Damon A. Thibodeaux
False confession sent him to death row; DNA exonerated him 15 years later
Damon A. Thibodeaux confessed to the murder of his 14-year-old step-cousin, Crystal Champagne, who was reported missing by her family the evening of July 19, 1996, after she left home in the New Orleans suburb of Westwego to go to a supermarket. The following afternoon, her naked body was found on a levy near the Huey P. Long Bridge. She had been strangled with a wire ligature, and police suspected that she had been raped.
Early the morning of July 21, after a nine-hour interrogation and after taking a polygraph test, which police said indicated deception, Thibodeaux, a 23-year-old deckhand on a Mississippi River workboat, confessed to both raping and murdering Crystal; neither the interrogation nor the confession was recorded. Jefferson Parish investigators quoted Thibodeaux as saying that he had picked up Crystal at the supermarket and driven her to the levy in his car. They began having consensual sex, he said, but he “snapped” when Crystal “started hollering 'Ouch, it hurts! Take it easy.'” He added that he strangled her with his hands for several minutes, and then wrapped the wire around her neck.
There was no physical evidence linking Thibodeaux to the crime. Hairs and fibers vacuumed from his car did not match samples from the victim. There was nothing on any items of his clothing or hers linking them to each other. Moreover, even though investigators claimed that Thibodeaux specifically told them he had ejaculated into and onto her body, no semen was recovered.
At Thibodeaux’s jury trial in October 1997, in addition to his dubious confession, the prosecution presented two women who claimed they had seen Thibodeaux on the levy, pacing and acting nervous, after Crystal disappeared. The women identified him after seeing photographs of him in the news media. Neither race nor cross-racial identification was an issue; the defendant, the victim, and the eyewitnesses were all Caucasians. Thibodeaux did not testify. His principal defense was an alibi — provided by his mother and sister. After brief deliberation, the jury found him guilty and then, at the punishment phase of the trial, eligible for the death penalty based on a single aggravating circumstance — that the crime had occurred during a rape. Judge Patrick McCabe sentenced Thibodeaux to death.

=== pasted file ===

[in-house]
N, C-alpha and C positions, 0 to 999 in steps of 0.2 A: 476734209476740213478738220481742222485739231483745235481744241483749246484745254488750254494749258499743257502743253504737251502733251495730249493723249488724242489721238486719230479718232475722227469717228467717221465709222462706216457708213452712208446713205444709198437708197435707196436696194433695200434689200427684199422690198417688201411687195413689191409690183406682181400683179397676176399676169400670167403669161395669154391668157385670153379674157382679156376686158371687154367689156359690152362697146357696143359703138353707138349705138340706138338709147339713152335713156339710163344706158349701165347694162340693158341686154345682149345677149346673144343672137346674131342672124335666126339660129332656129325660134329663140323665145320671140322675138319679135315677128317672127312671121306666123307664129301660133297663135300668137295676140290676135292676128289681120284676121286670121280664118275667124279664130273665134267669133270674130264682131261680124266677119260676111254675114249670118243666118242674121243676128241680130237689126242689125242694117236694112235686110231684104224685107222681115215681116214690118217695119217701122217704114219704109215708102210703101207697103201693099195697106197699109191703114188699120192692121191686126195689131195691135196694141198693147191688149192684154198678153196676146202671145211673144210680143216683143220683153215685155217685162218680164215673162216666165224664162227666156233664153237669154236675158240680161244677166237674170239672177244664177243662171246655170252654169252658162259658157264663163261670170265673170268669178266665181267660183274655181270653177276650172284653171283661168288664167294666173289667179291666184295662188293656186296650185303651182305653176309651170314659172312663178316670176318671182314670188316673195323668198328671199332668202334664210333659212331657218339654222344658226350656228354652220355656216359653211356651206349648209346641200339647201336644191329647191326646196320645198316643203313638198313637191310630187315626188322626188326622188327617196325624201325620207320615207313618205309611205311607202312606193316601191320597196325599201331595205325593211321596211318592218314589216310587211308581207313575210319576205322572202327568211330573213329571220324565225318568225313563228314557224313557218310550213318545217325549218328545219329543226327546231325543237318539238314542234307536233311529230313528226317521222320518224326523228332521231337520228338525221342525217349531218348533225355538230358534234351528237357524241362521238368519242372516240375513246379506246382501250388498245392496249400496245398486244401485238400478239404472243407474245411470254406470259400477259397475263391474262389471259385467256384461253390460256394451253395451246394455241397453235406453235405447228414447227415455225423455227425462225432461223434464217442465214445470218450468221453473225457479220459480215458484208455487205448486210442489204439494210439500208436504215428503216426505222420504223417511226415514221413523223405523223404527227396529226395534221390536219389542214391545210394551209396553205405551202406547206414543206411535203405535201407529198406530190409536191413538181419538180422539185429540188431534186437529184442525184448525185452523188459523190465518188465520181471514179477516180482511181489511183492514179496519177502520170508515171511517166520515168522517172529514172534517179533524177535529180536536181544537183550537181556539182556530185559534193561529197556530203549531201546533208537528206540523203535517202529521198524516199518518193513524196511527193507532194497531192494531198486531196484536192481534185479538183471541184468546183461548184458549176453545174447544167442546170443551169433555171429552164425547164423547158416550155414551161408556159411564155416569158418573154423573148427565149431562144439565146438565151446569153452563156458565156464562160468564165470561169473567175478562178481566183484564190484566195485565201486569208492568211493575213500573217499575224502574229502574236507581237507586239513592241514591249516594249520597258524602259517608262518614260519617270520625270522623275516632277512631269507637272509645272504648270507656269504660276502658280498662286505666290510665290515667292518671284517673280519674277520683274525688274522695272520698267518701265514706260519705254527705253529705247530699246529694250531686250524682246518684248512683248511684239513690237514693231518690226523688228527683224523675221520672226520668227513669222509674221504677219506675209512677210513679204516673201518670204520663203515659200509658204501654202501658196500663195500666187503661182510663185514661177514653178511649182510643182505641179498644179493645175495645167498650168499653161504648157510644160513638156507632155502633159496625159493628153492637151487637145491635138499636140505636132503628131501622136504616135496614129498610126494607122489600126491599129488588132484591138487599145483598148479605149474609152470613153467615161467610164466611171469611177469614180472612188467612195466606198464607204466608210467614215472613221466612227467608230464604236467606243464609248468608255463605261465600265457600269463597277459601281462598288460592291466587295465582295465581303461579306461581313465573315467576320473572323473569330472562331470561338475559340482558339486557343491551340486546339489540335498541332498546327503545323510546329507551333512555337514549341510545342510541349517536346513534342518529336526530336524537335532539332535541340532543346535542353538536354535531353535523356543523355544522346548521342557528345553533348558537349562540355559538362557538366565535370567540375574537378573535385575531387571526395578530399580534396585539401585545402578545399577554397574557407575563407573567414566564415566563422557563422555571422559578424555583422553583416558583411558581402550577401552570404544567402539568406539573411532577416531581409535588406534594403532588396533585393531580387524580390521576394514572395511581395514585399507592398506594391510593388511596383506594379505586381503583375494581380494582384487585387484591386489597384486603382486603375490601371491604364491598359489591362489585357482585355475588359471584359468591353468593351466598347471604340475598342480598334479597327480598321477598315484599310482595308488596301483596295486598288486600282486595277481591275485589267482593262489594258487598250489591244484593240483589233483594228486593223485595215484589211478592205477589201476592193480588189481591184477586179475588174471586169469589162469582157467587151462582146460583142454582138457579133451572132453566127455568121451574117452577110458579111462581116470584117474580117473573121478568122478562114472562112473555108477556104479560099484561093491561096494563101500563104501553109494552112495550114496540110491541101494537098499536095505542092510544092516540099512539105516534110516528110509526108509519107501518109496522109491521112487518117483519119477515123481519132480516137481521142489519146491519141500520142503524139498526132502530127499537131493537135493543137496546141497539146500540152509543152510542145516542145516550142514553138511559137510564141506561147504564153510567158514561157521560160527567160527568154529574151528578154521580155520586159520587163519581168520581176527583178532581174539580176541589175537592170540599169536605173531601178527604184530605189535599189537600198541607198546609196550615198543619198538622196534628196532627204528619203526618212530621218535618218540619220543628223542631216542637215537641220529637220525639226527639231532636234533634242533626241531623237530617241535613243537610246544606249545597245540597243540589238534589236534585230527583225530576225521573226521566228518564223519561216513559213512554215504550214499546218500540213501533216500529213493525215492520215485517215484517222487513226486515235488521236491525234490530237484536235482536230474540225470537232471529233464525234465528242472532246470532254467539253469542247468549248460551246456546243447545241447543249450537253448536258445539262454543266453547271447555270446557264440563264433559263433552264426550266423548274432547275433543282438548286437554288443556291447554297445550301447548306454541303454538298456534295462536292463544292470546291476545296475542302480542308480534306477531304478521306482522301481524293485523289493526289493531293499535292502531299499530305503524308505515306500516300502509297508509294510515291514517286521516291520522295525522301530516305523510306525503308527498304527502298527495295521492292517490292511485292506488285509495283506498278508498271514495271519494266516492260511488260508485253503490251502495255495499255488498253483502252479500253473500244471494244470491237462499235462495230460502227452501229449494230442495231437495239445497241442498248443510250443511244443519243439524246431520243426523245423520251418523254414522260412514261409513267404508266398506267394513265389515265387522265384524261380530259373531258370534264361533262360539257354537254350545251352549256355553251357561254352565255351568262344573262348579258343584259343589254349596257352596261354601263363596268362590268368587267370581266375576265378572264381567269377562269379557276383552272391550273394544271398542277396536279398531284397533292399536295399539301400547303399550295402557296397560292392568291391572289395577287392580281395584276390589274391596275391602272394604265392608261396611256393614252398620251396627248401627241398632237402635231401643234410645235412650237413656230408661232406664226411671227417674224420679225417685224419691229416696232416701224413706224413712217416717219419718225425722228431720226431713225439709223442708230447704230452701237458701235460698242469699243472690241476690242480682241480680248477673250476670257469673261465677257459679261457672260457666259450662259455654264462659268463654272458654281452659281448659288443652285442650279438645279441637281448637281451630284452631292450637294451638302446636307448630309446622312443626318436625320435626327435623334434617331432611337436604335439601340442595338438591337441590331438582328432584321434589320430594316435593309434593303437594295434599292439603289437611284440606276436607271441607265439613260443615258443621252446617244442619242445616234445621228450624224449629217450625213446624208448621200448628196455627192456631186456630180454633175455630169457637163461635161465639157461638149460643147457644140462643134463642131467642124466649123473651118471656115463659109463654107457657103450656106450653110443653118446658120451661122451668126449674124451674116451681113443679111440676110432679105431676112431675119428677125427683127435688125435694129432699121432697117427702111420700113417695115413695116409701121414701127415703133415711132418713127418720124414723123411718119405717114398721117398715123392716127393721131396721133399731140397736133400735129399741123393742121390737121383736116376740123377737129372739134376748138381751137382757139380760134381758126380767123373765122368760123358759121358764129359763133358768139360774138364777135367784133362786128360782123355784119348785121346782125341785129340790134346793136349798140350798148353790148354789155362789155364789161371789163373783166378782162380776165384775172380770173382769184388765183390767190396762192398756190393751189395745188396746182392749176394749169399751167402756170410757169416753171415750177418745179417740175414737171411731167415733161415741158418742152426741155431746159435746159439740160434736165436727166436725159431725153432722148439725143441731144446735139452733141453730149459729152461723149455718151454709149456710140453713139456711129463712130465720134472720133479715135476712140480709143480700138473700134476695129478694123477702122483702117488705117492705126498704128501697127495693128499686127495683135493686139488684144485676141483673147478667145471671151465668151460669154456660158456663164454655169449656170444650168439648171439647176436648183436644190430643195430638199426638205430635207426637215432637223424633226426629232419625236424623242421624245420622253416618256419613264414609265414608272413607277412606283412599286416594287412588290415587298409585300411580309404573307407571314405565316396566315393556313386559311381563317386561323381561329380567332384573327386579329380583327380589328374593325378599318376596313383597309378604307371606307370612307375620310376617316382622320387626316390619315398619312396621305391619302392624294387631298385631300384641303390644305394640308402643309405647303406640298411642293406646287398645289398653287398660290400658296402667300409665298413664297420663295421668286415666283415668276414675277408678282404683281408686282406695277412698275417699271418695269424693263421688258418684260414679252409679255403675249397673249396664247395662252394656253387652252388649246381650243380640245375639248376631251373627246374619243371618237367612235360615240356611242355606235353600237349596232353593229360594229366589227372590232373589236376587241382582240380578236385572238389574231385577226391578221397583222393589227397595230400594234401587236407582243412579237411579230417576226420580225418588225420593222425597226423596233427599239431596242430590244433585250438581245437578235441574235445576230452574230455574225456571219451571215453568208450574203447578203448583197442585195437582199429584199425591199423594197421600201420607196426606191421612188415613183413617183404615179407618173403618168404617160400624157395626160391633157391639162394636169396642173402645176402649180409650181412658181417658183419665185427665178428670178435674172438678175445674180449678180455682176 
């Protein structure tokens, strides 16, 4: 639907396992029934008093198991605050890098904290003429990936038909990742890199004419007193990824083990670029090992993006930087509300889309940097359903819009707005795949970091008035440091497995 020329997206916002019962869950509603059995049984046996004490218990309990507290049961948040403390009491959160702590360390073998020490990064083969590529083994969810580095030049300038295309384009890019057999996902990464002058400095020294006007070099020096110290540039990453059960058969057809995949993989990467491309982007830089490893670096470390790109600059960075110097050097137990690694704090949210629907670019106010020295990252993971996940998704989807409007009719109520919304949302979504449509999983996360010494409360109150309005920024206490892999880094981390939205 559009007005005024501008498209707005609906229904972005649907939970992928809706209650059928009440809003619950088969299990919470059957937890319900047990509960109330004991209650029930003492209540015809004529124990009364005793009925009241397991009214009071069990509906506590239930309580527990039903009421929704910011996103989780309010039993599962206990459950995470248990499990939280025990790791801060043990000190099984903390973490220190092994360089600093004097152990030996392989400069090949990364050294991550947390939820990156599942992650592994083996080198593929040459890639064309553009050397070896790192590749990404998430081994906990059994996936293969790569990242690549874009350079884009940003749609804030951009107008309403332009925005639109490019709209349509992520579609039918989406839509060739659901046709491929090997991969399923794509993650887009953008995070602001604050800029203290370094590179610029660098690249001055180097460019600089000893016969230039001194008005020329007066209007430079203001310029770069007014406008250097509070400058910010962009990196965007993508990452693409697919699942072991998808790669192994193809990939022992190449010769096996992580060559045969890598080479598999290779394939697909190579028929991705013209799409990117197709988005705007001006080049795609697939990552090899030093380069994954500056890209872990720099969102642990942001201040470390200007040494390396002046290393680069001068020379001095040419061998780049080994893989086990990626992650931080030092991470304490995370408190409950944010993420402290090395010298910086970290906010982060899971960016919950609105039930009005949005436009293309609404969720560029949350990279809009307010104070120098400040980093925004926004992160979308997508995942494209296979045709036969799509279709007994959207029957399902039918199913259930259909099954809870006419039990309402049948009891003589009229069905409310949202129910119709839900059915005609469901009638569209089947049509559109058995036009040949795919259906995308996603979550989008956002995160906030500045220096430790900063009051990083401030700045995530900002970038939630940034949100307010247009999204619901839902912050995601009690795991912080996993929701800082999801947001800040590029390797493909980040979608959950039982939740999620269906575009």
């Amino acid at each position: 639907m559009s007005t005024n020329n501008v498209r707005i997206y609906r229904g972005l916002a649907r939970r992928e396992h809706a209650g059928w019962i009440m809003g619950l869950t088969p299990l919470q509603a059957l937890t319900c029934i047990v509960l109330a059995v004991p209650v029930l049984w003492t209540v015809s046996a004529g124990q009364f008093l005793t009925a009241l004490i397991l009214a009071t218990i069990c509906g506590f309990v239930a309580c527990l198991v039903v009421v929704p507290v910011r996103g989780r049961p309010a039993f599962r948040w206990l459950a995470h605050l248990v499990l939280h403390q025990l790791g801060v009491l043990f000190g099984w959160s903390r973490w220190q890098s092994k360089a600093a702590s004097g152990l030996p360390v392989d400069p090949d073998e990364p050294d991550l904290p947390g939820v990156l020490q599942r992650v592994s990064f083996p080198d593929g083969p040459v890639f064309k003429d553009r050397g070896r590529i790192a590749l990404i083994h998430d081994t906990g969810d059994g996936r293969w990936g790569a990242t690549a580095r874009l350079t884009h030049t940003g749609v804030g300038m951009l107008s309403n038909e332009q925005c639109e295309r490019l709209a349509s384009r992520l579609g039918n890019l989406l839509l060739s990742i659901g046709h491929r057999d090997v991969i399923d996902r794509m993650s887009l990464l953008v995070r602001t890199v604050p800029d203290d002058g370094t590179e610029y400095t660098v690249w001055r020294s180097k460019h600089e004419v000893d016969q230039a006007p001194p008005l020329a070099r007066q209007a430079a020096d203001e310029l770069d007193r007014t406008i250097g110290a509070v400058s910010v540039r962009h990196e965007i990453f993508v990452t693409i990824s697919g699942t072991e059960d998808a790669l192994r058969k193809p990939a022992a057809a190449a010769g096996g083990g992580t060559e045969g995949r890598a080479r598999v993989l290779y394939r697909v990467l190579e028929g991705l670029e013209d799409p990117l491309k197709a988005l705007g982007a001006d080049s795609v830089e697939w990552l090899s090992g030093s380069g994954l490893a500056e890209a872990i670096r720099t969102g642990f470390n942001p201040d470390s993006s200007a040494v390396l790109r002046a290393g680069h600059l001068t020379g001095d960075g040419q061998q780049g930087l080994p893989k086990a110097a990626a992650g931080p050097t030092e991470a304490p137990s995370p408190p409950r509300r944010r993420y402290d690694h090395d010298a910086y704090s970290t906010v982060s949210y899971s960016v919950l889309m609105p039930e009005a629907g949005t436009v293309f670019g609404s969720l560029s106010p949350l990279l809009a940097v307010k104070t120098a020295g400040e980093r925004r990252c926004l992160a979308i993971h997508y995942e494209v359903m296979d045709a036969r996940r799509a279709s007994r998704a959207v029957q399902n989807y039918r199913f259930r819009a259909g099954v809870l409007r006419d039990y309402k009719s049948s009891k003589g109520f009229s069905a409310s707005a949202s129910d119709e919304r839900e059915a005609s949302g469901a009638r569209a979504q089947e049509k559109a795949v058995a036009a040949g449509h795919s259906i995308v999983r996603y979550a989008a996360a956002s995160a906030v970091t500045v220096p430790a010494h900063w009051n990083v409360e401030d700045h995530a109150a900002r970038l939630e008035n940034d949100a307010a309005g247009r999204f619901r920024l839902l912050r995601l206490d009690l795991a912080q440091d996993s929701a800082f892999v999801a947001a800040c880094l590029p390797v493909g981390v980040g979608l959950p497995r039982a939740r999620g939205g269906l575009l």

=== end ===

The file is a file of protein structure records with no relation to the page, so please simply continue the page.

In 2007 — at the behest of pro bono attorneys from the Innocence Project of New York, the Capital Punishment Post-Conviction Project of Louisiana, and the Minneapolis law firm of Fredrikson & Byron — Jefferson Parish District Attorney Paul Connick Jr. reopened the investigation. Extensive new DNA testing was conducted by forensic geneticist Edward T. Blake, establishing conclusively that Crystal had not been raped; additional forensic evidence demonstrated that other elements of the confession were false as well. A male DNA profile — not Thibodeaux’s — was found in blood on a piece of wire similar to that used to strangle Crystal; the wire had been found hanging from a tree near the crime scene. It also was determined that the women who testified that they saw Thibodeaux on the levy, could not have seen him — because he already was in custody when they saw whoever they saw.
Finally, the prosecution consulted a forensic psychiatrist, Dr. Michael M. Welner, who concluded that Thibodeaux’s confession had been the result of police pressure, exhaustion, psychological vulnerability, and fear of the death penalty.
On September 29, 2012, Connick joined lawyers from the Innocence Project, the Capital Post-Conviction Project of Louisiana, Fredrikson & Byron in a motion to vacate Thibodeaux’s conviction and death sentence and dismiss the charges against him. Judge McCabe, who had sentenced Thibodeaux to death in 1997, granted the motion. That afternoon, Thibodeaux was released directly from death row at the Louisiana State Penitentiary at Angola.
Thibodeaux was the 300th person to be exonerated by DNA; of those, 18 had been sentenced to death.
— Rob Warden